Delicate Arch Viewpoint Inaccessible
Wolfe Ranch and the hiking trail to Delicate Arch are open, but flood waters and mud have blocked the road to Delicate Arch Viewpoint.
Safety in Bear Country
Black bears have been seen near Devils Garden Campground. Don't lure or feed them. Dispose of trash in designated receptacles; don't leave it in bags or other soft containers. Store food in vehicles or hard containers when not being prepared or consumed. More »
Thrifty Goldenweed (Ring Grass)
Haplopappus armerioides var. armerioides
Synonym: Stenotus armerioides
Family: Asteraceae (A Utah Flora – Compositae) – Sunflower Family
Perennial herbs; stems 0.2” to 8” (0.5 to 20 cm) tall
Leaves: mainly basal and alternate reduced leaves upwards; simple; entire or merely toothed to sometimes cleft or even bipinnatifid; has hairs; basal leaves are 0.6” to 3.2” (1.5 to 8 cm) long, 0.06” to 0.4” (1.5 to 10 mm) wide
Flowers: 8 to 13 yellow ray flowers 0.4” to 0.6” (10 to 15 mm) long, 0.12” to 0.2” (3 to 5 mm) wide; 15 to 30 yellow to dark brown disk flowers, 0.28” to 0.36” (7 to 9 mm) long; flower head appears to be a single flower, but is composed of several flowers (a composite)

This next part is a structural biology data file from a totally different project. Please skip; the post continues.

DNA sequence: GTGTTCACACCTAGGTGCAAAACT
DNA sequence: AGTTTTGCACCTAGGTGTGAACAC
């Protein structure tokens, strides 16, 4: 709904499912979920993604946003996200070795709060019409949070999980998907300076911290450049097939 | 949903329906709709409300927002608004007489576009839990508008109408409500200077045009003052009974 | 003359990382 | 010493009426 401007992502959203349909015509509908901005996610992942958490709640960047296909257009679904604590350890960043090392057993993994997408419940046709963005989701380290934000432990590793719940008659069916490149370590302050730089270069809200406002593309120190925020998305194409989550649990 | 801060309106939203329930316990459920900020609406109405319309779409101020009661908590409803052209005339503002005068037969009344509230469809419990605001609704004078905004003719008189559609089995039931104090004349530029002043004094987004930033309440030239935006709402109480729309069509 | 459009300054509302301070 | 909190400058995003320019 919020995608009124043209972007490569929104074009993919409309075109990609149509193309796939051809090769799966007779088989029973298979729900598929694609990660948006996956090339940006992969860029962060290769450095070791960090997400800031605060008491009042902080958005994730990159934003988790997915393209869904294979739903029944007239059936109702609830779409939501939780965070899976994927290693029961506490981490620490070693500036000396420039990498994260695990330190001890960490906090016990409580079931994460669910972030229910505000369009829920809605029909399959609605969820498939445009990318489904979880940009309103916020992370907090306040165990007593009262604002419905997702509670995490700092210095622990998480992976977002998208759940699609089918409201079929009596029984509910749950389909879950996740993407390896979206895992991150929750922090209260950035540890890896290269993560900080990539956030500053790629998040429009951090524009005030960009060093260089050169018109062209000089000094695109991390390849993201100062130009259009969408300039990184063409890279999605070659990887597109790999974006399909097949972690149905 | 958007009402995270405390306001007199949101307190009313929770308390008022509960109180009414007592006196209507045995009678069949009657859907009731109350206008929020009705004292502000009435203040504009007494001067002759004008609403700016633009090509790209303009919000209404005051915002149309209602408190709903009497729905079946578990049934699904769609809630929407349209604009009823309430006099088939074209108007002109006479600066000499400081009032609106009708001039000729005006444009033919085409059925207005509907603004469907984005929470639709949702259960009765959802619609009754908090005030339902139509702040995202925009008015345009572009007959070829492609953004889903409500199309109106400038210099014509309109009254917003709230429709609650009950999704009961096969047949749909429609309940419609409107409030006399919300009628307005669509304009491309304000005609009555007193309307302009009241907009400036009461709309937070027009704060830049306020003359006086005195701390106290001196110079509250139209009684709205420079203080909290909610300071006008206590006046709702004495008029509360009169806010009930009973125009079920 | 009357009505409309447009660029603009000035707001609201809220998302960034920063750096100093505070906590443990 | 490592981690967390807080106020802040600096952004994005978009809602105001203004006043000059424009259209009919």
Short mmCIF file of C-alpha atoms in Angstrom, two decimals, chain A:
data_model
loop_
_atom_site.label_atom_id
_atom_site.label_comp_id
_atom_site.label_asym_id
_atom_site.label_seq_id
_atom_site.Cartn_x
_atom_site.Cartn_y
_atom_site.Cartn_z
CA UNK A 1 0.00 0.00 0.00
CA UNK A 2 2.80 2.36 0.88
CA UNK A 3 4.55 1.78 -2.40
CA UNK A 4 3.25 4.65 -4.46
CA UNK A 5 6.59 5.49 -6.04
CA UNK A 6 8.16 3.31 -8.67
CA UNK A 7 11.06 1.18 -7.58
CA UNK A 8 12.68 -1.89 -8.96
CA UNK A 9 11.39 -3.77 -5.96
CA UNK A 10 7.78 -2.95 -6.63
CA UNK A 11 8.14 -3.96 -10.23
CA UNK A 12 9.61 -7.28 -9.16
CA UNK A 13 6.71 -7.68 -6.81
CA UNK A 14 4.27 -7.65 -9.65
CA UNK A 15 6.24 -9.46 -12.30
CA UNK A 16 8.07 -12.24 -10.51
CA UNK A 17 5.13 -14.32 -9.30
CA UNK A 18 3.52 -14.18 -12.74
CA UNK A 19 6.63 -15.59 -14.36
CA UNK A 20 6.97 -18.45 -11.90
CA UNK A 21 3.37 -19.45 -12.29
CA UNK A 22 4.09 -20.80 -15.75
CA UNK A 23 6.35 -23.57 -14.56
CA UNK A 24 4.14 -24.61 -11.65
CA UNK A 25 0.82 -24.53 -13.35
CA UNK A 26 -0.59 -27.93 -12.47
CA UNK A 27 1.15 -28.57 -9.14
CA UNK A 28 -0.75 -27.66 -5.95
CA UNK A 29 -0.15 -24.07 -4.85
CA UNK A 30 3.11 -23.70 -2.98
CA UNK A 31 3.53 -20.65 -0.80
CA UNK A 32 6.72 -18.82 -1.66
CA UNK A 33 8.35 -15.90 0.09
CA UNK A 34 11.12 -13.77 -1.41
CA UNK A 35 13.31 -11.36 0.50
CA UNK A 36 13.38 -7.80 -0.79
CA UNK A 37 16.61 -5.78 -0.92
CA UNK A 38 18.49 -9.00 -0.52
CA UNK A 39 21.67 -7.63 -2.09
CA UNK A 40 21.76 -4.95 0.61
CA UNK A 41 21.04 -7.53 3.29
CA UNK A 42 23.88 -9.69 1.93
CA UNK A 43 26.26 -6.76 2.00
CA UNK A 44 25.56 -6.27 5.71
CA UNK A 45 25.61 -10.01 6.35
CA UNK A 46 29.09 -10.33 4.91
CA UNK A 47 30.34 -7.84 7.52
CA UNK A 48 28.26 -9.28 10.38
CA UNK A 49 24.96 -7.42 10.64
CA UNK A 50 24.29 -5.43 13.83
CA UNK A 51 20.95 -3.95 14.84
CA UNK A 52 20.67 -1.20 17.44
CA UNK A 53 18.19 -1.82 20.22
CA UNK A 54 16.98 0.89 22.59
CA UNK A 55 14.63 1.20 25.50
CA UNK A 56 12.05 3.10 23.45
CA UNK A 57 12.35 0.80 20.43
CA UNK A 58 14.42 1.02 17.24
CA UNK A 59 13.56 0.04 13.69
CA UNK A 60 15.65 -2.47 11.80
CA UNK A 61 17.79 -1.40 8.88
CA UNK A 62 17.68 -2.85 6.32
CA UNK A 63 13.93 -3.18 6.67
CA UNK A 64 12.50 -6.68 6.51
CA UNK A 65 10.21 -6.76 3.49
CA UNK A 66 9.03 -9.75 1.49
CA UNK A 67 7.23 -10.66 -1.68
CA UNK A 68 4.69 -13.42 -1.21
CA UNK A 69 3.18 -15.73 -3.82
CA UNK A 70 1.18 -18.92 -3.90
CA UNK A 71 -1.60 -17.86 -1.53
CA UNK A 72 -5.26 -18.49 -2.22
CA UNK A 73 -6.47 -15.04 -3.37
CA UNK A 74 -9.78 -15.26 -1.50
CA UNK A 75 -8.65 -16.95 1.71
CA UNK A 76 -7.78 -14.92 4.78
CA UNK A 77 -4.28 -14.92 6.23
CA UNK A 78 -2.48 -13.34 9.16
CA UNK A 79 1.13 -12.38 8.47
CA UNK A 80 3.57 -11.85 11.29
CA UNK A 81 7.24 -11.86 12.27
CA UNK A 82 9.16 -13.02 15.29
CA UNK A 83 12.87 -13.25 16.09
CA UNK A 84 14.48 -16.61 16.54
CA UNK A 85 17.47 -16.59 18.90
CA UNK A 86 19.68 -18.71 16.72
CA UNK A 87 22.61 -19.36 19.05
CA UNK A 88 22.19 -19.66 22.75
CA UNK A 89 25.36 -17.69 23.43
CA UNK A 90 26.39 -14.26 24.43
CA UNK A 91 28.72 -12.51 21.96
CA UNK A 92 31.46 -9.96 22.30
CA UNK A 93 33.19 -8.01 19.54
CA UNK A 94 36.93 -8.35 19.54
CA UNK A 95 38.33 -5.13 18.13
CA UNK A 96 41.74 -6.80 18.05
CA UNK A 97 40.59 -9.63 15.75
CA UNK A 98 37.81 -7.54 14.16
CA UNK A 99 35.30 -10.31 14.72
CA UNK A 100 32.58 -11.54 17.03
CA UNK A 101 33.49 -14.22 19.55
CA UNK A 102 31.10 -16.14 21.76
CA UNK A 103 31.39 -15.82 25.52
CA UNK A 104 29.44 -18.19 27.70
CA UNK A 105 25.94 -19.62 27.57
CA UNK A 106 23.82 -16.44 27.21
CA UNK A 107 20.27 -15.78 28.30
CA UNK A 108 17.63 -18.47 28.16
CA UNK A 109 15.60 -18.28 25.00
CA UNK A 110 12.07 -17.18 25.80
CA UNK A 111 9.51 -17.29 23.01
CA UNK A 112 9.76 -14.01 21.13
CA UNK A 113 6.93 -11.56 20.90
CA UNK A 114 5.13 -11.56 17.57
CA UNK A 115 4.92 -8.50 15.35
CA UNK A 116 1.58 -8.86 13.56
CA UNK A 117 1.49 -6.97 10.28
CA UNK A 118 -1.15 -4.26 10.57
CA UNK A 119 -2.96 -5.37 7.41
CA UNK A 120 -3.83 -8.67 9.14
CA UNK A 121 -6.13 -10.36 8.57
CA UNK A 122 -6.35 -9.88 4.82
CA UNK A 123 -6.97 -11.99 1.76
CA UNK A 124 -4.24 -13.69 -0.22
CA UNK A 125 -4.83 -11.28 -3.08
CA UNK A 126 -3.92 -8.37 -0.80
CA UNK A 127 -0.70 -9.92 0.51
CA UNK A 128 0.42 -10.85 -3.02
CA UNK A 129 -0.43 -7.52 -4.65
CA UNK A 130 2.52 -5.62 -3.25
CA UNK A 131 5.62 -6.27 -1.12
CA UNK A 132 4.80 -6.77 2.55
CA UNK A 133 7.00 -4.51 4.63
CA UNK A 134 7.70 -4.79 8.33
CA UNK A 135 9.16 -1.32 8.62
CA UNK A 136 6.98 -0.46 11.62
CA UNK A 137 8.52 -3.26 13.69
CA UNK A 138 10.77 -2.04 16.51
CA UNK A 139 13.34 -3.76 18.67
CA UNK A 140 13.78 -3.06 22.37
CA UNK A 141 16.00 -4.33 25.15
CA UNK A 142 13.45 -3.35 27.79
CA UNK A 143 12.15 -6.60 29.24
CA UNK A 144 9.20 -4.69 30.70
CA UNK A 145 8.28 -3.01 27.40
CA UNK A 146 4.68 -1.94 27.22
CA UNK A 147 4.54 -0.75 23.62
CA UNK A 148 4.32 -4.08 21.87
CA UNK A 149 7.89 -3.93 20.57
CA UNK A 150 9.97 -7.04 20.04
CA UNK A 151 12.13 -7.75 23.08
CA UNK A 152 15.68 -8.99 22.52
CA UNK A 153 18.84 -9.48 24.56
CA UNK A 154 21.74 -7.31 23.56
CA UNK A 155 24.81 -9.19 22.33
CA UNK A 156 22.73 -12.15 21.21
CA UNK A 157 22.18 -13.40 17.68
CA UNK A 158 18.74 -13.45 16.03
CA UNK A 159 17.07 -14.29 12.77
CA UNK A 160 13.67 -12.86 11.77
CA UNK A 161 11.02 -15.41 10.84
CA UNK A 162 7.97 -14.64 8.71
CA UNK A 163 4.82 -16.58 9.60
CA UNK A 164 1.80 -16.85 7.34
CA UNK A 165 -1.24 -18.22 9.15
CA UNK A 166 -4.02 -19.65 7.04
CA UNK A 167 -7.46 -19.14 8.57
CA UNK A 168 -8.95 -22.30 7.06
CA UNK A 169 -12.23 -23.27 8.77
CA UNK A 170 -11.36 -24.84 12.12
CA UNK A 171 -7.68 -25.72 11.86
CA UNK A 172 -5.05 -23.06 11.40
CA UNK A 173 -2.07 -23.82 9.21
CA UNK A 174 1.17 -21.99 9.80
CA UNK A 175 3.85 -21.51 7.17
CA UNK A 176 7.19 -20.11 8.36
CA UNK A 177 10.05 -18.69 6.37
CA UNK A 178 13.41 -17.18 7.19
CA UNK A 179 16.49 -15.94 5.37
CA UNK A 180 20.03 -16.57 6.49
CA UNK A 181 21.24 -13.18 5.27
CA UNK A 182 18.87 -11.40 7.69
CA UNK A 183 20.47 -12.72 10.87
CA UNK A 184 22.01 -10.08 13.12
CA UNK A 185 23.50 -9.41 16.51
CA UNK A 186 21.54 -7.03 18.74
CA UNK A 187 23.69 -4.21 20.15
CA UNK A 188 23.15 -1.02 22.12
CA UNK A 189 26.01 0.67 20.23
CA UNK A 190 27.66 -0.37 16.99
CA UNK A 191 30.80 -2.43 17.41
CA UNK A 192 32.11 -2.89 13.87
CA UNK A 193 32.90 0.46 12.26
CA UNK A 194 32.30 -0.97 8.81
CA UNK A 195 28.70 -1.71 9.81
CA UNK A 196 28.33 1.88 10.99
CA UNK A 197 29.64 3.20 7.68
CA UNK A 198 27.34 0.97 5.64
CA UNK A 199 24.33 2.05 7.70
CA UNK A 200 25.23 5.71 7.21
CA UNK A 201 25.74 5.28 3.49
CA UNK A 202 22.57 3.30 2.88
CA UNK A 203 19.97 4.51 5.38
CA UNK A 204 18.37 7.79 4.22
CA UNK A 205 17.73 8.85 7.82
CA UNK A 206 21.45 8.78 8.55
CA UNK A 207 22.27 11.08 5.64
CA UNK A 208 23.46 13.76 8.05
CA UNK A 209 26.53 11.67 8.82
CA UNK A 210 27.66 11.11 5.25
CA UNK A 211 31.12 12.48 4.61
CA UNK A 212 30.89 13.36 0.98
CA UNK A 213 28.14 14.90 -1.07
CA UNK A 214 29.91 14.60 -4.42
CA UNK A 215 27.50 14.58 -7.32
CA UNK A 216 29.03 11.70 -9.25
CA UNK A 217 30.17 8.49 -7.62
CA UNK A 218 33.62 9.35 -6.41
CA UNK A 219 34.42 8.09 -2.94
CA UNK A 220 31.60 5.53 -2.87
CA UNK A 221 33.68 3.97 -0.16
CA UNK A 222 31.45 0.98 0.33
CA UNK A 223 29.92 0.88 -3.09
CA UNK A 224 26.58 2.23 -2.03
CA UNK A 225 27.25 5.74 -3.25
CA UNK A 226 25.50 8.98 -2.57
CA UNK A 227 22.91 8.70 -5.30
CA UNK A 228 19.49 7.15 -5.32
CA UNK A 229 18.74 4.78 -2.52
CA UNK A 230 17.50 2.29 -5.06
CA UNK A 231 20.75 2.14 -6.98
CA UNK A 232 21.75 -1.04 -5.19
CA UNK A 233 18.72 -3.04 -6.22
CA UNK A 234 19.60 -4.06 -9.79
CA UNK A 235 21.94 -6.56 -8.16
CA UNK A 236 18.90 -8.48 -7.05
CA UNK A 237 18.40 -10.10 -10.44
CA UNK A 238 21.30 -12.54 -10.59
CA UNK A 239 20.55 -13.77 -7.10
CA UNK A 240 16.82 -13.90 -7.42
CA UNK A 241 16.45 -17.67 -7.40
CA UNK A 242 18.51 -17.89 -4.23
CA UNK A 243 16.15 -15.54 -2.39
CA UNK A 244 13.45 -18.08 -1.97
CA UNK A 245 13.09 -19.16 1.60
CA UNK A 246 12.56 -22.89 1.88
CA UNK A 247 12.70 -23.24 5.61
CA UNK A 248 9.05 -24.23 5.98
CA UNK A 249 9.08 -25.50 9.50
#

Pollinators: other Haplopappus species are pollinated by insects
Fruits: achene – 1 seeded with hard shell
Blooms in Arches National Park: April, May, June, July, August
Habitat in Arches National Park: desert shrub and pinyon-juniper communities
Location seen: park road mile 15.6, Windows primitive trail, Fiery Furnace
Other: The genus name, “Haplopappus”, is from the Greek “ haploos ” which means “simple” and “pappos” which means “down, fluff” referring to the single pappus ring. The species and variety name, “armerioides”, is Latinized from the old French name “armoires” which means a “cluster-headed dianthus”. The genus name, “Stenotus” is from the Greek meaning “narrow ear”.
This plant grows and expands outward in a ring with the center part being the oldest. Often, the center of the ring can be dead.*
*Information from Al Schneider, www.swcoloradowildflowers.com.
This family is the most advanced and complex of the dicots. The family is rich in oils and resins and is found in every part of the world, but is infrequent in the tropical rainforest. Aquatic or semi-aquatic species are also uncommon.
Did You Know?
In the late 1800s, John Wesley Wolfe, a disabled Civil War veteran, and his son, Fred, built a homestead in what is now Arches National Park. A weathered log cabin, root cellar, and corral remain as evidence of the primitive ranch they operated for more than 10 years.